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Asghar Wajahat’s Unborn in Lahore and Salman Khurshid’s Sons of Babur: Rehistoricising the Hindu-Muslim Rivalry

Joydeep Bhattacharyya

Assistant Professor of English, Kurseong College, Darjeeling, India. orcid.org/0000-0002-0329-3756. Email: b_joydeep31@rediffmail.com

Volume 9, Number 4, 2017 I Full Text PDF

DOI: 10.21659/rupkatha.v9n4.11

Received October 30, 2017; Revised November 20, 2017; Accepted November 30, 2017; Published December 09, 2017.

Abstract

Indian theatre, after Independence, often engages with contentious issues, though squeamishness about communal realities, particularly the Hindu-Muslim relations and politics, seems to persist. Asghar Wajahat’s Unborn in Lahore and Salman Khurshid’s Sons of Babur are two examples where Indian theatre daringly questions the Islamised and the Hinduised characters of Pakistan and India respectively, confronting the communalised Hindu-Muslim identities and relations head-on. In the present study, it remains to be seen how the two plays interrogate the narrative of arch-rivalry between the two communities and, by extension, the two countries, whose present is always haunted by the spectre of past. The study aims to see how the ‘true’ history of communal rivalry has been reread by ‘false’ history in the plays; how the rereading rehistoricises the naturalised rivalry; and how the plays empower the suppressed voices of harmony, enriching a theatrical tradition of critique and plurality.

Keywords: Hindu, Muslim, India, Pakistan, partition, Indian theatre.

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Ivan Bunin and Guy de Maupassant: Ties Across Creative Writing

Vladimir Meskin & Karina Galay

Peoples Friendship University of Russia (RUDN University), Miklukho-Maklaya str., 10/2, 117198 Moscow, Russia. Corresponding author: vlalmeskin@gmail.com

Volume 9, Number 4, 2017 I Full Text PDF

DOI: 10.21659/rupkatha.v9n4.10

Received September 20, 2017; Revised November 21, 2017; Accepted November 30, 2017; Published December 09, 2017.

Abstract

If one compares the works of Guy de Maupassant and Bunin I.A., he or she will find that these two writers are related by a subject matter. In particular, attention is drawn to the description of relationship between men and women. It is essential that Russian writer’s attitude toward the works of his French colleague-predecessor – a bright representative of European realism of the XIX century – changes as he develops in creativity. Textual analysis of similar (by plot) works of Maupassant and Bunin was carried out on the back of the experience of many writers, who have studied the legacy of both classics. Bunin is proved to be modernizing the realistic poetics and going a way of neo-realism – realism, enriched by the influence of modernism.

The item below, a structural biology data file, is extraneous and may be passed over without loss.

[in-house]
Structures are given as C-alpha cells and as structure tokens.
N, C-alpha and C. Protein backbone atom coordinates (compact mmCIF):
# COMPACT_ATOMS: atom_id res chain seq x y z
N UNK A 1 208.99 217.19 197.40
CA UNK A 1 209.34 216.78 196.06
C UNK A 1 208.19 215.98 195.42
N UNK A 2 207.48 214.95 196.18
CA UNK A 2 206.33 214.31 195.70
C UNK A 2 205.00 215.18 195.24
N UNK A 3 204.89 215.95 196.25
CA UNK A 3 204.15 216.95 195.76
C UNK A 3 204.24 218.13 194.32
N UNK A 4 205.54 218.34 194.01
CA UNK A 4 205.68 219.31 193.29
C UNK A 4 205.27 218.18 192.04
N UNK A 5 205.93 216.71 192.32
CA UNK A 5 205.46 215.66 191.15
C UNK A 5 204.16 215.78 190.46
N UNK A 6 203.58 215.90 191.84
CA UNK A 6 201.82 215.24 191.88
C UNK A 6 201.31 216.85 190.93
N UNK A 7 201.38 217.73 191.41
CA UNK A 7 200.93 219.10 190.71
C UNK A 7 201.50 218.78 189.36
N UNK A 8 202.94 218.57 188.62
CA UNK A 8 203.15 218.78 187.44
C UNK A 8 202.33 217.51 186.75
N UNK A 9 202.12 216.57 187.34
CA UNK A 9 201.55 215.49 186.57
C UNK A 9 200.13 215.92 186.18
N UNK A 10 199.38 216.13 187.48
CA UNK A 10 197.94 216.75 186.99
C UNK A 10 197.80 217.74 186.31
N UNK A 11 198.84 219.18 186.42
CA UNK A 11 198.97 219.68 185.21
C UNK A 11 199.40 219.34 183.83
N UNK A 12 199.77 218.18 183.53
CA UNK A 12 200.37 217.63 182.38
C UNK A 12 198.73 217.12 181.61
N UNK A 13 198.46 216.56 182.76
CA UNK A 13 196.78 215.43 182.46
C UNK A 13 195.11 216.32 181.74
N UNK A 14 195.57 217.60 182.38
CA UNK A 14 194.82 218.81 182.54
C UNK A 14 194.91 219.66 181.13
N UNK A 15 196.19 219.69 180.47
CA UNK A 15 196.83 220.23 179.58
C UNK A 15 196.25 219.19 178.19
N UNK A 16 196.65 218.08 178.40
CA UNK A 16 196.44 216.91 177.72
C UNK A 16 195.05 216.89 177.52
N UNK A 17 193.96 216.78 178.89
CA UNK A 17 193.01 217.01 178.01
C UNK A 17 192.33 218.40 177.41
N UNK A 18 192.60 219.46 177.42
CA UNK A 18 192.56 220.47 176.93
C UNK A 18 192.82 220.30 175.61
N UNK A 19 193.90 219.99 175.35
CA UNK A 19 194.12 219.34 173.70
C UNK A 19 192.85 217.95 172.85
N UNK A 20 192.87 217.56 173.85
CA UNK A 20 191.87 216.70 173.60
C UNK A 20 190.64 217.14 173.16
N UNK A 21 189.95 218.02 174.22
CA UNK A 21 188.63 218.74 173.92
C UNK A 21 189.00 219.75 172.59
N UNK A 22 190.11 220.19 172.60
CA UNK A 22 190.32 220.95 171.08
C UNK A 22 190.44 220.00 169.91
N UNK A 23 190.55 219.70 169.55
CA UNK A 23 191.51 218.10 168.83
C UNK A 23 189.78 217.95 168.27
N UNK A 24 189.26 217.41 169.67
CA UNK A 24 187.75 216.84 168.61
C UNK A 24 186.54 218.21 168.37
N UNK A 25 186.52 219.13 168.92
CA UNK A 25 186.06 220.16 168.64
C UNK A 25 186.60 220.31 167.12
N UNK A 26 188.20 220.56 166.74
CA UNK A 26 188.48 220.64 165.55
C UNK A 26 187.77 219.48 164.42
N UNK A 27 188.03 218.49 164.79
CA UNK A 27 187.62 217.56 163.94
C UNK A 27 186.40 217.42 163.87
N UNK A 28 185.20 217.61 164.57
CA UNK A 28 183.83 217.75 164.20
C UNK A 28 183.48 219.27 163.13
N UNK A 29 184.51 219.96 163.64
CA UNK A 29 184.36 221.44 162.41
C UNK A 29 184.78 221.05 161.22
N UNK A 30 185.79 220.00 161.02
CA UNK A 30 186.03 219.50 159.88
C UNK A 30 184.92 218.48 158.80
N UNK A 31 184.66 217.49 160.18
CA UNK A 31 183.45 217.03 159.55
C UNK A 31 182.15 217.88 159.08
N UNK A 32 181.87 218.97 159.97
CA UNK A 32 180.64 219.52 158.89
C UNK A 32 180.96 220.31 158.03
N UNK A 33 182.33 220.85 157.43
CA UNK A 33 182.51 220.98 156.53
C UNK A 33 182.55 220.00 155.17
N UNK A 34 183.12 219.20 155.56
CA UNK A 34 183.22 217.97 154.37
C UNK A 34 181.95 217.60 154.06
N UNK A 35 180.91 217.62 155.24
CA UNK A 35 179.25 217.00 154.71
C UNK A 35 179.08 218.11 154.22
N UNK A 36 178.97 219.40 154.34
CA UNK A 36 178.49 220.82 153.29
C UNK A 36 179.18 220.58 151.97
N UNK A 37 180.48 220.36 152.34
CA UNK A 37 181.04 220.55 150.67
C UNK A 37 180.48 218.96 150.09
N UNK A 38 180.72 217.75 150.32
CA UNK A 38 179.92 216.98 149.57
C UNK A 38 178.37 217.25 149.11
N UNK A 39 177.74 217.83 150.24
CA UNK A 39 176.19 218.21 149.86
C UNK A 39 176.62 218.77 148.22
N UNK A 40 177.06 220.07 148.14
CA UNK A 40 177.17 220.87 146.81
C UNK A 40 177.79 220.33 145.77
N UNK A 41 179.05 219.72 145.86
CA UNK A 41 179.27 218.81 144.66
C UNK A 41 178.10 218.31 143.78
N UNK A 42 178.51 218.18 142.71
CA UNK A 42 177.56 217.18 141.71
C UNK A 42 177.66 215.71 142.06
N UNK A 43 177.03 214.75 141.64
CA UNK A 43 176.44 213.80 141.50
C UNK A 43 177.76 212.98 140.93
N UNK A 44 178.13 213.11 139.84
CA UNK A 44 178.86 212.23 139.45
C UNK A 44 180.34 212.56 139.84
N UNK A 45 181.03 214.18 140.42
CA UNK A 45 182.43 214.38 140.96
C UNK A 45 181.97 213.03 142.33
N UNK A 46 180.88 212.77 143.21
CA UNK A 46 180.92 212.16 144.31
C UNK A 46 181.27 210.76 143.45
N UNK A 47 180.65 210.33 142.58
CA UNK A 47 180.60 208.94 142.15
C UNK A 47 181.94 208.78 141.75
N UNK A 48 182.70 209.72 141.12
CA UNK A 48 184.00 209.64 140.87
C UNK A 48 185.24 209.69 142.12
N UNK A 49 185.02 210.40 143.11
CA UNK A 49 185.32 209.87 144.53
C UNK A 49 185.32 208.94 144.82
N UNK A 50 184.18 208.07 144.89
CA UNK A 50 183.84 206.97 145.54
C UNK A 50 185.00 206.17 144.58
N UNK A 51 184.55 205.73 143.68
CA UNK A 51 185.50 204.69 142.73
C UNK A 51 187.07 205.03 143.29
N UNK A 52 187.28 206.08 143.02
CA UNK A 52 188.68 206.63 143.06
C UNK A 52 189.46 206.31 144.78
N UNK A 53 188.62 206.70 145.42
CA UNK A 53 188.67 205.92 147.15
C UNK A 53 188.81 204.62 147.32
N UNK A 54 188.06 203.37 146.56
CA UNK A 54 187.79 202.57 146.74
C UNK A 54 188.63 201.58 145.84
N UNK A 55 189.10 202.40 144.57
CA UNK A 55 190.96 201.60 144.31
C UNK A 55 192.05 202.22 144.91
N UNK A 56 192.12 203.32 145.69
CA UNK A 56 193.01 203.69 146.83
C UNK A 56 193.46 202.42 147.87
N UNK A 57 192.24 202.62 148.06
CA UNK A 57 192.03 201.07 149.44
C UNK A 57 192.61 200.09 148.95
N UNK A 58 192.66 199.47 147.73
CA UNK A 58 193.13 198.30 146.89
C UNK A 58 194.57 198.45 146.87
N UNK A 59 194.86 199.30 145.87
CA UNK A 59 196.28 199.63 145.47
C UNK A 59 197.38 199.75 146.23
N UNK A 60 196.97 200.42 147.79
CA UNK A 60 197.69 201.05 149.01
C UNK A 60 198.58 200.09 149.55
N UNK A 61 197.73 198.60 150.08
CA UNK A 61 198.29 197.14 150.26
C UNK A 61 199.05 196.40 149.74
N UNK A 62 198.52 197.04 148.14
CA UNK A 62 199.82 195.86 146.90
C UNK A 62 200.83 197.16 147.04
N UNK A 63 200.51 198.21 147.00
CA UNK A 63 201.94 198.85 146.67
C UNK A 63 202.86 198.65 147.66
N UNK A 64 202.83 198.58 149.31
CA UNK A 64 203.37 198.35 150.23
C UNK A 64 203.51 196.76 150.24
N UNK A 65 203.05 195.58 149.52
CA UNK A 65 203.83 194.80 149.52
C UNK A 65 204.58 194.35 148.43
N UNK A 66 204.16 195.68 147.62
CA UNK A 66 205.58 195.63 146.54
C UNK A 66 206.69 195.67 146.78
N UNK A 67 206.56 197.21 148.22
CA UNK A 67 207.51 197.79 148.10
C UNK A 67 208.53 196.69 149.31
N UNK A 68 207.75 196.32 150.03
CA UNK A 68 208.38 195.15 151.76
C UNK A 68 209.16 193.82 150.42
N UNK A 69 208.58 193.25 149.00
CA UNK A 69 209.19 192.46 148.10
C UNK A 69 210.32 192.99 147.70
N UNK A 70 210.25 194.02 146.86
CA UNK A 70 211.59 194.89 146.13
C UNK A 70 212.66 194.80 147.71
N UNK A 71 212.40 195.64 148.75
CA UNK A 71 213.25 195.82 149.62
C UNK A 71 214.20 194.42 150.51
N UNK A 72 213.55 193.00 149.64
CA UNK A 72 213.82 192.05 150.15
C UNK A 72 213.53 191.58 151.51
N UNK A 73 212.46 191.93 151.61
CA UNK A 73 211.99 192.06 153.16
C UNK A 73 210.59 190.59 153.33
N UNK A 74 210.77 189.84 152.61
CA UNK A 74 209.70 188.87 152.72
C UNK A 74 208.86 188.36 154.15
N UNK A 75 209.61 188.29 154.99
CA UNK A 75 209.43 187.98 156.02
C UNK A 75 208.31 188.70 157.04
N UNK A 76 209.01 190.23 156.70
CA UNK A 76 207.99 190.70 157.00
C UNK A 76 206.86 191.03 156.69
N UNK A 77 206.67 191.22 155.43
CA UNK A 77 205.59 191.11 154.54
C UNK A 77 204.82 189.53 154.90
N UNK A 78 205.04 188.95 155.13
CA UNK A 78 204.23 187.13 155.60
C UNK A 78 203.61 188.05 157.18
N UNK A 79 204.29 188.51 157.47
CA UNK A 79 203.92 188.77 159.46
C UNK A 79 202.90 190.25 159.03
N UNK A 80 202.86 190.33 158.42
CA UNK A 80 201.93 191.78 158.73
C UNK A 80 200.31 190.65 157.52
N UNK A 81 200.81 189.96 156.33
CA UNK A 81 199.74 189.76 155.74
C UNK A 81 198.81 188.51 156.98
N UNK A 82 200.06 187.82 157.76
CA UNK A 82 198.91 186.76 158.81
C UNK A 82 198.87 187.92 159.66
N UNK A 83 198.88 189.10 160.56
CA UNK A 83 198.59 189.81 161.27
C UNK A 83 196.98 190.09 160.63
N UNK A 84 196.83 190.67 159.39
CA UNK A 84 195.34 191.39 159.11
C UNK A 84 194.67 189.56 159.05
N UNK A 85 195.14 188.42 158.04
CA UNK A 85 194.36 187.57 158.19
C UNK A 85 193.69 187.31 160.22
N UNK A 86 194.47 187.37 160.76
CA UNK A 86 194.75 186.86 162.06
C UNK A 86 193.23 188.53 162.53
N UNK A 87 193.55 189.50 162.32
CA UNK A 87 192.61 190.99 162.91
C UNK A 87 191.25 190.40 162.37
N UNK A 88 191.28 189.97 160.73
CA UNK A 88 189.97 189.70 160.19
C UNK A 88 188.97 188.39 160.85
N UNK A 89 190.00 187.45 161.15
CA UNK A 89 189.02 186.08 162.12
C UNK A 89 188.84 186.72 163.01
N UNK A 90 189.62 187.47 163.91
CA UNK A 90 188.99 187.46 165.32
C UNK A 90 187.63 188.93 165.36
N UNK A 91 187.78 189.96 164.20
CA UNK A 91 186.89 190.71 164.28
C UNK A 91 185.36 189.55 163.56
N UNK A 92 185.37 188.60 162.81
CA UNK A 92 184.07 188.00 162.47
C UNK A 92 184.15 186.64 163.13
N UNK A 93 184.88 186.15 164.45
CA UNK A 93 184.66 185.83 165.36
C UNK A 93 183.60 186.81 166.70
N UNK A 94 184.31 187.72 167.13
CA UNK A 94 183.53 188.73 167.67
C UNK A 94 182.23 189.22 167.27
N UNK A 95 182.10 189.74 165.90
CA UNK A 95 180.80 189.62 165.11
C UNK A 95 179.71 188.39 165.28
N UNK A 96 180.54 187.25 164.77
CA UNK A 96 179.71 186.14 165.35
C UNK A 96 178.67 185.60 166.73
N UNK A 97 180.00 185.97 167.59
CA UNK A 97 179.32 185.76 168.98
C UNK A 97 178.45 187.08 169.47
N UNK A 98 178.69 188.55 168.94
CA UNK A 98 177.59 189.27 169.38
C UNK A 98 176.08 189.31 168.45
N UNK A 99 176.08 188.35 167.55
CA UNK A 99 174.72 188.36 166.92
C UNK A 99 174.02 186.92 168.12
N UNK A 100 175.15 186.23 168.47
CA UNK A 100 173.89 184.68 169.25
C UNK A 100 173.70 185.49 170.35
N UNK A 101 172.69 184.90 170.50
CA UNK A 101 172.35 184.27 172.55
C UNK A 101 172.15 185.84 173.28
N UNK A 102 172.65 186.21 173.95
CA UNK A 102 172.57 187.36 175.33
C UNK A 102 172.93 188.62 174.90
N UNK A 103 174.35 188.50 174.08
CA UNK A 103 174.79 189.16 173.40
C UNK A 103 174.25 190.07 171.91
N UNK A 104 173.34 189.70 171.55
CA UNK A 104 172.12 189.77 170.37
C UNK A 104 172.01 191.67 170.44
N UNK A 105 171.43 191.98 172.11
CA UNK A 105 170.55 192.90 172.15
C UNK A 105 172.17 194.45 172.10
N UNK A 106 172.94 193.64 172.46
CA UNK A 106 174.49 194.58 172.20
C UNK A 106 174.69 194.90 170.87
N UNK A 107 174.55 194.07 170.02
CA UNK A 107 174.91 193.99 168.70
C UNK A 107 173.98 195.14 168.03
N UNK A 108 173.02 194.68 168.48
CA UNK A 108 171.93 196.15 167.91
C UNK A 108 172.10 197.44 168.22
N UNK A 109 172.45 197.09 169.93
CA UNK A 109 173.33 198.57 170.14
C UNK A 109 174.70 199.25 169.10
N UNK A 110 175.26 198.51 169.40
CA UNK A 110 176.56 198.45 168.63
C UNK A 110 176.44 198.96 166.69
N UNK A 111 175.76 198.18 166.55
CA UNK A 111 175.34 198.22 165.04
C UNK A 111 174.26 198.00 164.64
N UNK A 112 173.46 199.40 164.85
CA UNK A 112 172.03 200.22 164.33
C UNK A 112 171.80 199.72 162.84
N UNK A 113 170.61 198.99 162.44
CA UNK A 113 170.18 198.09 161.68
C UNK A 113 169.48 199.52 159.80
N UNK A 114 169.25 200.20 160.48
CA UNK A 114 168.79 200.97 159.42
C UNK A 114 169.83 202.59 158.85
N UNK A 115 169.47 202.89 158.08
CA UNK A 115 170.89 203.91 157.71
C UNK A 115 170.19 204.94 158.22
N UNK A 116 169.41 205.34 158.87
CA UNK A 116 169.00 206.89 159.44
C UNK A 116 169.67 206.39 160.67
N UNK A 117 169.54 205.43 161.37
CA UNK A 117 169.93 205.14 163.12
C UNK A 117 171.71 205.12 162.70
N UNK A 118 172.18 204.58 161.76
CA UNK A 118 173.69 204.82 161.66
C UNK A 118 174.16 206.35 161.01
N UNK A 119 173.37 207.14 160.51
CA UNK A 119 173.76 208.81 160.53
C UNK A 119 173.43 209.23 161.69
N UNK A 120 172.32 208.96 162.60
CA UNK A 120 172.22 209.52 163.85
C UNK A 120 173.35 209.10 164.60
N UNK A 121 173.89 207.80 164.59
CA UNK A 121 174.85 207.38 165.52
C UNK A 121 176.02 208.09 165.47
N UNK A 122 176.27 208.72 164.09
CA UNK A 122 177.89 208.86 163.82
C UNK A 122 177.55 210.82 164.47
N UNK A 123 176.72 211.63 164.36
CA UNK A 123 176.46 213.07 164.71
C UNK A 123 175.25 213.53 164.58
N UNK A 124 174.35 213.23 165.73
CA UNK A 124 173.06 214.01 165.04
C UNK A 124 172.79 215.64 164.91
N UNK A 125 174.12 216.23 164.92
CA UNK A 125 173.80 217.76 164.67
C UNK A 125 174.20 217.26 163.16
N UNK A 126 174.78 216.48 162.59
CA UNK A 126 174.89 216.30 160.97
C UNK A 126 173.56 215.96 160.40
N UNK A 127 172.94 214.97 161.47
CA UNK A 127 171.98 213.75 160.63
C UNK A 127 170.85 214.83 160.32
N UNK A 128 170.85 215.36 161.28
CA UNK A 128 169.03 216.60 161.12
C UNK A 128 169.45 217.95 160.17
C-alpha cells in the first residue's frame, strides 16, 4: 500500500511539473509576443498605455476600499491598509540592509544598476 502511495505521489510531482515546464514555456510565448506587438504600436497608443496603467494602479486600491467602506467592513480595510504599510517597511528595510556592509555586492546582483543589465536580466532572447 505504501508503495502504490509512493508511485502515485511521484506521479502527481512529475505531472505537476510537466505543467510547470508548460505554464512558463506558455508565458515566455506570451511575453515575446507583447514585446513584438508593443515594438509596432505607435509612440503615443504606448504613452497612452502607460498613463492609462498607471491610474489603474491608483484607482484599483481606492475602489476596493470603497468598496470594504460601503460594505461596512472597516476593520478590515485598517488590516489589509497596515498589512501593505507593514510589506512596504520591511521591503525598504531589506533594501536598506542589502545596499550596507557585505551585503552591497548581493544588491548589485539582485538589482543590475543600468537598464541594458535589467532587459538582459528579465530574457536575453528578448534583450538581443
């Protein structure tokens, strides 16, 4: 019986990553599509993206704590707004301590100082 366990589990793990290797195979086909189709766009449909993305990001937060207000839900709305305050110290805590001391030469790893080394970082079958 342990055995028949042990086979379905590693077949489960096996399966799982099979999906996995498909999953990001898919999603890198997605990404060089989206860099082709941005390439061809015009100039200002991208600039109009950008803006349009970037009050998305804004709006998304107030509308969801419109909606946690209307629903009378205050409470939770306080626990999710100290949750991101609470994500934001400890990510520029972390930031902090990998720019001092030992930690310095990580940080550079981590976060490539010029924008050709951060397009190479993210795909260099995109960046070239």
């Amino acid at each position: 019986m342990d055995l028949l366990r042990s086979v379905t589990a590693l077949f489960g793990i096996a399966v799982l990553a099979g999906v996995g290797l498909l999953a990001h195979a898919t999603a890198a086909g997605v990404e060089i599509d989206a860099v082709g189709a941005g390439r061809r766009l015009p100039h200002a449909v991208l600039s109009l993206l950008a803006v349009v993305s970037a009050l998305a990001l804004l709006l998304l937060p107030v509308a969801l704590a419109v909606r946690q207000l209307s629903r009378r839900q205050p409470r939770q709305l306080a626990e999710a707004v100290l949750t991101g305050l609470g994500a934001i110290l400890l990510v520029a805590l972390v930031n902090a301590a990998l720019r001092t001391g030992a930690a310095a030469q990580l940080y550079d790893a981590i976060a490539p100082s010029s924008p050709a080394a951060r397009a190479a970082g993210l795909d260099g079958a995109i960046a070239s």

Keywords: Guy de Maupassant; Bunin I.A; realism; modernism; neo-realism; poetics; context; evolvement.

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“Eugene Onegin” in the English-speaking Linguacultural Space

N. M. Nesterova & Y. K. Popova

Perm National Research Polytechnic University, Russia. Email: zemfiera_9@mail.ru

    Volume 9, Number 4, 2017 I Full Text PDF

DOI: 10.21659/rupkatha.v9n4.09

Received October 31, 2017; Revised November 25, 2017; Accepted November 30, 2017; Published December 09, 2017.

Abstract

The article is devoted to the study of the way in which A.S. Pushkin’s verse novel “Eugene Onegin” is presented in the modern English-speaking linguacultural space. The most famous English-language verse translations by C. Johnston, J. Falen, D. Hofstadter and S. Mitchell, V. Nabokov’s prose-rhythmized translation and R. Clarke’s prose translation, have been chosen as research materials. In addition to literary (interlingual) translations, the British-American adaptation of the film “Eugene Onegin” directed by Martha Fiennes and the translation of this film into the Russian language became the material for the analysis. The analysis of this film allowed identifying the specifics of three types of translation of Pushkin’s text – intralinguistic, interlingual and inter-semiotic ones. As a result of the conducted study, the authors have come to the conclusion that nowadays the place of the Russian poet and his main work in the English-speaking linguacultural space is becoming more and more noticeable and significant, while the novel “Eugene Onegin” acquires a status of a “powerful text”, which forms the intertextual space around itself.

Keywords: translation, translatability (untranslatability), inter-semiotic translation, domestication, foreignization, stylization.

From the Inferior Other to the Becoming Being: a Reading of Dracula from Haddon’s Frame

Rajni Singh1 & Reema Chakrabarti2  

1Associate Professor, Department of Humanities and Social Sciences, IIT (ISM), Dhanbad. Orcid: 0000-0002-1569-8339. Email: rajnisingh18@gmail.com

2Junior Research Fellow, Department of Humanities and Social Sciences, IIT (ISM), Dhanbad. Email: chakrabarti.reema2012@gmail.com

    Volume 9, Number 4, 2017 I Full Text PDF

DOI: 10.21659/rupkatha.v9n4.08

Received July 04, 2017; Revised November 20, 2017; Accepted November 30, 2017; Published December 09, 2017.

Abstract

The paper aims to analyze the vampiric figure Dracula as portrayed in the television series by Cole Haddon to understand the nature of identity and the socio-political constructions and constrictions that constitute the self. An individual’s characteristics are often typecast by the projection of a ‘singular affiliation view’. Through the character of Dracula, an attempt will be made to demonstrate how ‘singular affiliation view’ can be deconstructed through ‘alternative identification’. In the process, it will also examine the agencies, such as knowledge, power, and relations that make Dracula a functioning individual who lives with the ambition to empower the self.